In other words, they want to give an AI the nuclear codes. And yes, as the authors admit, it sure sounds a lot like the “Doomsday Machine” from Stanley Kubrick’s 1964 satire “Dr. Strangelove.”
The “Dead Hand” referenced in the title refers to the Soviet Union’s automated system that would have launched nuclear weapons if certain conditions were met, including the death of the Union’s leader.
This time, though, the AI-powered system suggested by Lowther and McGiffin wouldn’t even wait for a first strike against the US to occur — it would know what to do ahead of time.
“[I]t may be necessary to develop a system based on artificial intelligence, with predetermined response decisions, that detects, decides, and directs strategic forces with such speed that the attack-time compression challenge does not place the United States in an impossible position,” they wrote.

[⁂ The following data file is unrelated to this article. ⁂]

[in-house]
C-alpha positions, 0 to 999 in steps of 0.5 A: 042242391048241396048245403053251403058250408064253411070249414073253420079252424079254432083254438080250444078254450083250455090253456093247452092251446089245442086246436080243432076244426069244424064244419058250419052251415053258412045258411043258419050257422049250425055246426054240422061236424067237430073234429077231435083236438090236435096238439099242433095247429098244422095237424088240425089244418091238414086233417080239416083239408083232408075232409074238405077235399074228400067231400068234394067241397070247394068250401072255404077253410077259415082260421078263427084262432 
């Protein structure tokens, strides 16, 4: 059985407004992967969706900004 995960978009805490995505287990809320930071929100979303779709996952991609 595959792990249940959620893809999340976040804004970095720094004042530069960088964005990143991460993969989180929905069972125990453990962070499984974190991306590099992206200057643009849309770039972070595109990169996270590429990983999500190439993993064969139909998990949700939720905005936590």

The attack-time compression is the phenomenon that modern technologies, including highly sensitive radar and near instantaneous communication, drastically reduced the time between detection and decision time. The challenge: modern weapon technologies, particularly hypersonic cruise missiles and aircraft, cut the window even further.
The advent of first strike weapons like hypersonic missiles and artificial intelligence “dead man’s switches” represent significant amplification of geopolitical stress.